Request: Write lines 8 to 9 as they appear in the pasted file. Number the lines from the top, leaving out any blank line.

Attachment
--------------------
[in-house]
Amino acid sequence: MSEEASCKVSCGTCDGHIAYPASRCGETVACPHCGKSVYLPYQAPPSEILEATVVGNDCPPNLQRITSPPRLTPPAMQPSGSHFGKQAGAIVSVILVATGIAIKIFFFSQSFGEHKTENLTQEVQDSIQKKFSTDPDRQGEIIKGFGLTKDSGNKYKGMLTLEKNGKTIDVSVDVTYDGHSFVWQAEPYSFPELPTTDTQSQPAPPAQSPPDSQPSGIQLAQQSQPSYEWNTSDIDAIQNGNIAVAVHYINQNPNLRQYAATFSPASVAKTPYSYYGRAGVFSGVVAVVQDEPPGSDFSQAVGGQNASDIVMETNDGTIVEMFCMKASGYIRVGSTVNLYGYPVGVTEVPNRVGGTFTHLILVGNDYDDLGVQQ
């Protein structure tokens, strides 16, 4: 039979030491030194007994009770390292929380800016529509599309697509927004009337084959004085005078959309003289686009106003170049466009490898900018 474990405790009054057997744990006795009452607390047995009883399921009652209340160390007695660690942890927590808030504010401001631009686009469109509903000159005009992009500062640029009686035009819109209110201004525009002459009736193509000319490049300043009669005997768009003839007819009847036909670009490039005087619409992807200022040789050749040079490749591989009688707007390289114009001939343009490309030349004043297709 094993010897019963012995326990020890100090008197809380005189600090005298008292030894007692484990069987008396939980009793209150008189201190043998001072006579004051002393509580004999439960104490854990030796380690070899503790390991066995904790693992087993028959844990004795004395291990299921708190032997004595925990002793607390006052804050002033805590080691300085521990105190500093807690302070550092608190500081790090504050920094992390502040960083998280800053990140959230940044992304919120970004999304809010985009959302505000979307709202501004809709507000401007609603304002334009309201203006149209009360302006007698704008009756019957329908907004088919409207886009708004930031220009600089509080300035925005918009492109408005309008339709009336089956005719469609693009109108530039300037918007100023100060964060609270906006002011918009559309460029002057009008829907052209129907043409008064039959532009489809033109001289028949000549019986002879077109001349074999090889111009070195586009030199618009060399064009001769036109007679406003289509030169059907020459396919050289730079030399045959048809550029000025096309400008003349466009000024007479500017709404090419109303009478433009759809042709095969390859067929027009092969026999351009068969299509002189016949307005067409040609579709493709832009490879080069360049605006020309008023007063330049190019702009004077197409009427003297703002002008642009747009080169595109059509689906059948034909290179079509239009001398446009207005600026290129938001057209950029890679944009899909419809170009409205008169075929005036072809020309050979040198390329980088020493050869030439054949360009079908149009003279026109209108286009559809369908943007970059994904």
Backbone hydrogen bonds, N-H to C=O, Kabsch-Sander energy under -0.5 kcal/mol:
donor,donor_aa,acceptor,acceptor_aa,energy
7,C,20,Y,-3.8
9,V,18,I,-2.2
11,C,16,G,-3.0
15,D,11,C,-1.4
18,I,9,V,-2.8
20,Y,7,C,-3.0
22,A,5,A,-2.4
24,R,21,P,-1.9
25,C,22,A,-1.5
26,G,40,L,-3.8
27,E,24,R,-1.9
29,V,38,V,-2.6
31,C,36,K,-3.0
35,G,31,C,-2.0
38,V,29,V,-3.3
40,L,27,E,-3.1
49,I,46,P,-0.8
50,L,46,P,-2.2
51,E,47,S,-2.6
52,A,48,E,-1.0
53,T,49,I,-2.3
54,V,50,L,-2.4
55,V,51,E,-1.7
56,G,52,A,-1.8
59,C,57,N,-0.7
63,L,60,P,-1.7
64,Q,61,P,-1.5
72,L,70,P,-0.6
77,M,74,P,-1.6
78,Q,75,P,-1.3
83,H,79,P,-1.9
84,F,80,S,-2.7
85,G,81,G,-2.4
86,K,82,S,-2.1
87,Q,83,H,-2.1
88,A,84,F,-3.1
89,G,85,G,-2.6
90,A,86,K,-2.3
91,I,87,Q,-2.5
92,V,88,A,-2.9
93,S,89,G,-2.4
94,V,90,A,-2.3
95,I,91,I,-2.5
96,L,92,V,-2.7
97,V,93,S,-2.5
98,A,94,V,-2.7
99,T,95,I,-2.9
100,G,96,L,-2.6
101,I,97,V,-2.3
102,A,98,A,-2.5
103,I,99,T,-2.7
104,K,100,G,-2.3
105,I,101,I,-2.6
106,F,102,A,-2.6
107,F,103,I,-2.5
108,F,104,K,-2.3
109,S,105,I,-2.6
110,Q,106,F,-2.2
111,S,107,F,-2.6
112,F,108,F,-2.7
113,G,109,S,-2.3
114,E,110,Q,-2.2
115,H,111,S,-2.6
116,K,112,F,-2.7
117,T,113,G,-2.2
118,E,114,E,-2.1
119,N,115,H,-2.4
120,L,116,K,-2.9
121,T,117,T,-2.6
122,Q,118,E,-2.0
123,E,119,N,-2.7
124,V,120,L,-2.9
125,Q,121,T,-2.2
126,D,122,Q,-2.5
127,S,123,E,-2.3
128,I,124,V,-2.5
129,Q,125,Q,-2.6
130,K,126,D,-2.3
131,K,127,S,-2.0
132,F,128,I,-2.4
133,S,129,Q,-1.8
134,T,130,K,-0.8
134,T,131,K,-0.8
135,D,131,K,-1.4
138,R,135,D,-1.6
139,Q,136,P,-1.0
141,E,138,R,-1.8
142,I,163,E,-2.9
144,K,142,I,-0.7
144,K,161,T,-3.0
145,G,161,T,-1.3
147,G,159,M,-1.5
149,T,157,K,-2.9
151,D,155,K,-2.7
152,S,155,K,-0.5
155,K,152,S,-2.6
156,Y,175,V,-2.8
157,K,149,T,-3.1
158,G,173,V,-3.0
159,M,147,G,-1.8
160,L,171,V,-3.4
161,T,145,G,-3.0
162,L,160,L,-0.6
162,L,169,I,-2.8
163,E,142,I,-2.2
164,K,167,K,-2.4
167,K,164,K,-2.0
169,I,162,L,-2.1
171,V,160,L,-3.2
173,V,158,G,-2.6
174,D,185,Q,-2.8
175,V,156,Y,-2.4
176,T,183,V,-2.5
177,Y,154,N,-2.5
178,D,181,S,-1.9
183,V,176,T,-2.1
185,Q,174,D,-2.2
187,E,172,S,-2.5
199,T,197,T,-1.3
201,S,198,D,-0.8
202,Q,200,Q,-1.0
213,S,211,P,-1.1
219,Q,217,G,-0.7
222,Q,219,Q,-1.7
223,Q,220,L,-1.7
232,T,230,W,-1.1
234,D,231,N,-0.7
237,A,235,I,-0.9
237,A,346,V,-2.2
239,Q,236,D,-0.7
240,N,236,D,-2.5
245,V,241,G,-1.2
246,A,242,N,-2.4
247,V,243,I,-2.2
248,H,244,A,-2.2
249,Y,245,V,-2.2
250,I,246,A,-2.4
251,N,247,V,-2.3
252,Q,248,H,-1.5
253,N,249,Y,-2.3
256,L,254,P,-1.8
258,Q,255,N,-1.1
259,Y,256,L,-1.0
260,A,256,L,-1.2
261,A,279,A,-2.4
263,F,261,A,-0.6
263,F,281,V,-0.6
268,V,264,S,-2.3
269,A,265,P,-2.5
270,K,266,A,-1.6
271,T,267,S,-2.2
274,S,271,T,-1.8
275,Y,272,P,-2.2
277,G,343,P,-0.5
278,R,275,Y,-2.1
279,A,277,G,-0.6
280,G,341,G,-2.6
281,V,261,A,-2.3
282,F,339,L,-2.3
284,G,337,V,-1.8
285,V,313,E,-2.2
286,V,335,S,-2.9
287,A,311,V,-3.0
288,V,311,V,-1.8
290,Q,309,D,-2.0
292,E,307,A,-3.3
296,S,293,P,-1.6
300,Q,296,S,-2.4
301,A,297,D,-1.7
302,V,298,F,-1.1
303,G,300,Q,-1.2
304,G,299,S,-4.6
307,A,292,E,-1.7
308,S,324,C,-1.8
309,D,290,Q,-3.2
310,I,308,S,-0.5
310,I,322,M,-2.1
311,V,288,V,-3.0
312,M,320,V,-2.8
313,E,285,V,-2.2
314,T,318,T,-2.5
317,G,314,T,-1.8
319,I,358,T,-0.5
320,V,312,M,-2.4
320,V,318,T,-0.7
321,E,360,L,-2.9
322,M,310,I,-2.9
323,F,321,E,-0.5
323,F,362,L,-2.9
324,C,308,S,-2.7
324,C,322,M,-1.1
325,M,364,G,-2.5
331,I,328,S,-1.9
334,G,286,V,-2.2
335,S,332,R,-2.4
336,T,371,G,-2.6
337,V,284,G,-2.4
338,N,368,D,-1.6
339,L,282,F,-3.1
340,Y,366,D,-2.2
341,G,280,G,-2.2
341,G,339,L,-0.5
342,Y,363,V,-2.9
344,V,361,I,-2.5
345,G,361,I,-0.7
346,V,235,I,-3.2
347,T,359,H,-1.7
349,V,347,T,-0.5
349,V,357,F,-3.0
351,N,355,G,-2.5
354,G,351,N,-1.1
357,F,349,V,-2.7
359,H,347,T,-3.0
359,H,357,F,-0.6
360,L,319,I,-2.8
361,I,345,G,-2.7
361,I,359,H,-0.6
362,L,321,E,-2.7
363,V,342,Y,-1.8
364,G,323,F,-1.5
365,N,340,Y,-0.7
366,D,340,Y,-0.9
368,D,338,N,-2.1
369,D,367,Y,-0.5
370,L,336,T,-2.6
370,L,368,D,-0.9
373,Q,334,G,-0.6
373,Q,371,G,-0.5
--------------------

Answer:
11,C,16,G,-3.0
15,D,11,C,-1.4